Staff at the Healing House send good vibes, dole out advice.
Between the four short blocks that separate Colorado's only basilica from the State Capitol, I find Good Chemistry. Behind the frosted glass door is an immediate whiff of "green travel," Denver-style.
On a wall-mounted monitor is the day's menu: Bubbleberry extract, Lamb's Bread, Watermelon tinctures. A chocolate-caramel bite, barely wider than a thumbnail, goes for $10. New to this diet or the high altitude? Eat one-fourth of the infused candy and see how you feel in 45 minutes.
Good Chemistry, a tiny storefront at 330 E. Colfax Ave., is one of 65 Denver dispensaries licensed to sell cannabis for recreational purposes after marijuana was legalized Jan. 1 in Colorado. State taxes from recreational and medical marijuana sales are expected to exceed $100 million this year.
The Weedmaps website was my resource for exploring. I found that dispensaries tend to favor grassy green exterior paint and green versions of the Red Cross symbol.
The best vibes came from the spacious and friendly Healing House, 2383 S. Downing St. It's near the University of Denver, between a thrift store and hookah bar. For sale are joints for $12 each, several strains of pot buds, vapor pens (like e-cigarettes) and much more.
"We see everybody, from the bum on the street to the most elite -- doctors, lawyers," says staffer Hollie Kuznicki. "As long as they have ID, they can shop and buy."
Don't mistake tolerance with recklessness. You can't smoke pot in public, or transport it outside of Colorado. By state law, lodging operators must keep smoke-free at least 75% of their sleeping quarters.
That makes "edibles" -- cannabis-infused cookies (packaged individually), candy, fruit punch -- a popular choice with tourists. What they cost depends upon where you shop, but a little goes a long way. Controlled and monitored growing conditions produce bountiful yields and potent effects. How fast the buzz arrives and whether it enlivens or subdues all depends upon the product and your reaction to it.
"Bud tenders," people who staff the dispensaries, coach customers as well as take their money.
So you have to be pretty knowledgeable to sell pot legally? "Sure -- or a stoner," says Brooke Abercrombie at Healing House, while explaining merchandise. She doesn't laugh.
In the city's core, the Lower Downtown (LoDo) Historic District, LoDo Wellness Center, 1617 Wazee St., fills 6,000 square feet in the basement of a building that also houses a nail salon, deli, art gallery and offices for construction and software companies.
The first thing you encounter is a large, homey lounge with couches, magazines, Buddha statues and a picture window that reveals an indoor greenhouse with dozens of marijuana plants, each affixed with an identification tag.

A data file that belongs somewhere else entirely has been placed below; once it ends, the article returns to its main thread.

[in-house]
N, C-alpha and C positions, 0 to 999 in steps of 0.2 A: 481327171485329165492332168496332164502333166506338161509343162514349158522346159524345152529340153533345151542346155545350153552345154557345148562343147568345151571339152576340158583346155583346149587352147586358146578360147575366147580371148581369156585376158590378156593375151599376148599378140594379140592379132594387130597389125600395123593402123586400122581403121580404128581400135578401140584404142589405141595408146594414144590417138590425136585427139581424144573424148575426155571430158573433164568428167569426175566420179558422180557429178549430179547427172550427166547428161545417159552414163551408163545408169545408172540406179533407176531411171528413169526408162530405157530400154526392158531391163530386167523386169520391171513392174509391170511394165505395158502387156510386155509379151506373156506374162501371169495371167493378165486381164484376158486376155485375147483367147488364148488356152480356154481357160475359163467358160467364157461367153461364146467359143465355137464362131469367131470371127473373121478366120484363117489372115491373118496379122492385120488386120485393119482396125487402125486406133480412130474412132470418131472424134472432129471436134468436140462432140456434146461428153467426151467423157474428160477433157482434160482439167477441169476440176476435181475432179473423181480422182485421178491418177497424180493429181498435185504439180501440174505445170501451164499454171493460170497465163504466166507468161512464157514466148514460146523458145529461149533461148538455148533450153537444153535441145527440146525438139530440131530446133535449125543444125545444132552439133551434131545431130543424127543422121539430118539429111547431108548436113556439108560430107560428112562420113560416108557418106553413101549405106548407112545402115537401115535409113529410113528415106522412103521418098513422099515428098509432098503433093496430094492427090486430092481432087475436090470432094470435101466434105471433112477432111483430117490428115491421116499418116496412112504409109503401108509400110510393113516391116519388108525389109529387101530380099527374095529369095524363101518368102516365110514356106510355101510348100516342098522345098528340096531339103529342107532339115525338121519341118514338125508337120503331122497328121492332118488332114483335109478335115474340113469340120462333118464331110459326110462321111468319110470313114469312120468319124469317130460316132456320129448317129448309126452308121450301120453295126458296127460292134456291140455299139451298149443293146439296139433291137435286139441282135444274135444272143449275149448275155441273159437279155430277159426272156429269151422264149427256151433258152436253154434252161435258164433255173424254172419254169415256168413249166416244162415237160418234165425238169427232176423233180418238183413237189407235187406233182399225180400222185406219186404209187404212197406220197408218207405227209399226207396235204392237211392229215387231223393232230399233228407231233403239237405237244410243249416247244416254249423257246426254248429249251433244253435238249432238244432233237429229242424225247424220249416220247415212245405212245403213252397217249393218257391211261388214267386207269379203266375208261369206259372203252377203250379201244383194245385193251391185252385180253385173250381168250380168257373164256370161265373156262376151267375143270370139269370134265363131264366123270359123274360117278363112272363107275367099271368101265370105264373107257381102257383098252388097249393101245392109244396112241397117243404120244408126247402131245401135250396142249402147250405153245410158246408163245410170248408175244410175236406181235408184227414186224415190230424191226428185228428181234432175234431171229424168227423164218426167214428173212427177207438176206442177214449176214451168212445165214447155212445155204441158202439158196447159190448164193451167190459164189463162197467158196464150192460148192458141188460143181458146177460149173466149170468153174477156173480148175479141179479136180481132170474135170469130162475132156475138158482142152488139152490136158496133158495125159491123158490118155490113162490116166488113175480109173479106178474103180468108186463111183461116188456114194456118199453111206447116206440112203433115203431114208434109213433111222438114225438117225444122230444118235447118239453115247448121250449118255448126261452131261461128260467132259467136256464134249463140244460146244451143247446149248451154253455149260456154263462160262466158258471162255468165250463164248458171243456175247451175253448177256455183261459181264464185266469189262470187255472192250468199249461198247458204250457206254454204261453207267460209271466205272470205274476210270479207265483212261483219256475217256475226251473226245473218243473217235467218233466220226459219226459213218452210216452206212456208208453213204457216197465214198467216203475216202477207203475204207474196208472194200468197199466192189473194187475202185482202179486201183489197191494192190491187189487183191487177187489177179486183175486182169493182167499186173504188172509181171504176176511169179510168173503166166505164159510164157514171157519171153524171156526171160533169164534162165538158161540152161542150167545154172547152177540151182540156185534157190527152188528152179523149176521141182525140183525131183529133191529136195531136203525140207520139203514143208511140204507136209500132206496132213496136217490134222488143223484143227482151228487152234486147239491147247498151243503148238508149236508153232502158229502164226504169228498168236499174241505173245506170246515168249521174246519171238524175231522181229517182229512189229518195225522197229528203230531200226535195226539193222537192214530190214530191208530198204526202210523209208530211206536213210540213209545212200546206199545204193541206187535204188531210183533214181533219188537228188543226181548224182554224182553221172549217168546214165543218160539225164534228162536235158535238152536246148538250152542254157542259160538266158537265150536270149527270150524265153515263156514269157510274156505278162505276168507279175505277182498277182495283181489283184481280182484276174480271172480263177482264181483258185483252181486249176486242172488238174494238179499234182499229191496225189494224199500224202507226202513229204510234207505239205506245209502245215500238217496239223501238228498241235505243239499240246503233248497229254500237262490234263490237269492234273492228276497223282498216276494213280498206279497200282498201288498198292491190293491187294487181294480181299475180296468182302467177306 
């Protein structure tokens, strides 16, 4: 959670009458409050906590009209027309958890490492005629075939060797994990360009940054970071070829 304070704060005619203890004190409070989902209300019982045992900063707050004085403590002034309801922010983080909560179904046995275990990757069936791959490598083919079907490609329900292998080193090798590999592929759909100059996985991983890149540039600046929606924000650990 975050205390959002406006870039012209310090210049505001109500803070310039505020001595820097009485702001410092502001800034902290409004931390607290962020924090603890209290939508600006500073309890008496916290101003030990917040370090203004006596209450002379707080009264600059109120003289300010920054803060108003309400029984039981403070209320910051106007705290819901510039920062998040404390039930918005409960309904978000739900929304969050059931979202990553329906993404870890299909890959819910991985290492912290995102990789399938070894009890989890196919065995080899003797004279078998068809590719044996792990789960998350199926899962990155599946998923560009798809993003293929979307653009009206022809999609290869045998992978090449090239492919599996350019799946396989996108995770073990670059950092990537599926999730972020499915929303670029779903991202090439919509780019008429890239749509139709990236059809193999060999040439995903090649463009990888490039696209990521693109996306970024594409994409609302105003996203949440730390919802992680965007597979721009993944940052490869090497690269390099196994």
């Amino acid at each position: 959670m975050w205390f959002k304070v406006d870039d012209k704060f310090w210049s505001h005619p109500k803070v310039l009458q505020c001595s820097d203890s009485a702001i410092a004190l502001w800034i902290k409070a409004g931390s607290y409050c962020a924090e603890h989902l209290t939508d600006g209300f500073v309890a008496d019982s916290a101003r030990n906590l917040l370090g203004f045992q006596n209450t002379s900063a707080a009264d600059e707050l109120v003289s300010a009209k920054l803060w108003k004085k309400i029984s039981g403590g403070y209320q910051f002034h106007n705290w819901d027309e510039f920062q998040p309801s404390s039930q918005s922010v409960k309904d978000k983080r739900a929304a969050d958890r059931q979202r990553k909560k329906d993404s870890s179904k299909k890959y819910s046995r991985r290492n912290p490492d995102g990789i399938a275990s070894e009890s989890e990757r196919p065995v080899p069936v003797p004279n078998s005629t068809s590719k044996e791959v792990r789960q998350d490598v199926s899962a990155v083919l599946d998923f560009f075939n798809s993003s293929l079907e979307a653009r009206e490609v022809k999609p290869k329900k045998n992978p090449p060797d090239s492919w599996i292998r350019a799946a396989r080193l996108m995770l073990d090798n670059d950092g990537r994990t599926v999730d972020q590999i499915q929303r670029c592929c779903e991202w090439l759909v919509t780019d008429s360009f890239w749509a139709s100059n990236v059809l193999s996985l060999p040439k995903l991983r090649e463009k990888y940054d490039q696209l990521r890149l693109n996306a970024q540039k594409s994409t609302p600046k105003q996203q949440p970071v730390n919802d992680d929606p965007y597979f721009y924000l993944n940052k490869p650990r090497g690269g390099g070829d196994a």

Medical and recreational sales occur in separate rooms, subdivided into shopping and sales areas, to keep lines orderly. In the rec area are five open glass canisters, each with a different strain of bud, and the EdiPure line of THC-infused candies (lemon drops to gummies). At the checkout are lighters, several kinds of rolling papers and a tip jar for staff. Sales are cash-only, but the store has an ATM machine.
Outside of the dispensary, Donald Andrews introduces himself as owner of the building and the first person to buy a joint legally in Colorado. Wife Linda owns LoDo Wellness and daughter Haley manages it.
"We were all ready to go at 7:59 a.m. and hit the sales key right at 8," he explains.
Across the street, Steve Weil of Rockmount Ranch Wear -- which produces upscale western shirts -- is not impressed with his neighbor's influx of business.
"They have a certain look," he says, of the clientele. "And they don't seem to spend money anywhere else. They're not our market, apparently."
If you do find yourself shopping for pot in Colorado, here's what you need to know. Shoppers must be at least 21 and show government-issued photo identification (a driver's license, passport) before entering the product area. Non-residents can purchase up to one-fourth of an ounce. Denver dispensaries close by 7 p.m.
There are BYOC (Bring Your Own Cannabis) events through the Edible Events Co. that pair good food and art with pot. Deadhead hangout Quixote's True Blue is a live-music venue with a concealed outdoor patio; Casselman's Bar is another music club that takes a loud pro-pot stance.
If you stay downtown, ride the free, frequent bus shuttles that appear along 16th Street Mall, a mile-long pedestrian thoroughfare between Union Station and the State Capitol.
There are guides at Colorado Green Tours (855-933-3868), Colorado Highlife (860-837-0420), My 420 Tours (855-694-2086) and other specialty tour companies that transport customers, privately or in small groups, to dispensaries and growing sites. Cost: $90 and up.
On April 19-20, the annual 420 Rally takes place at Civic Center Park. It's billed as the largest 420 rally in the world and this year is "a celebration of the historical revolutionary steps toward ending marijuana prohibition."
Also consult the Cannabist, a voluminous website with news, reviews and politics, from the Denver Post. Westword, Denver's alt weekly, routinely reviews pot dispensaries. And free copies of Culture, a cannabis magazine, are available at dispensaries.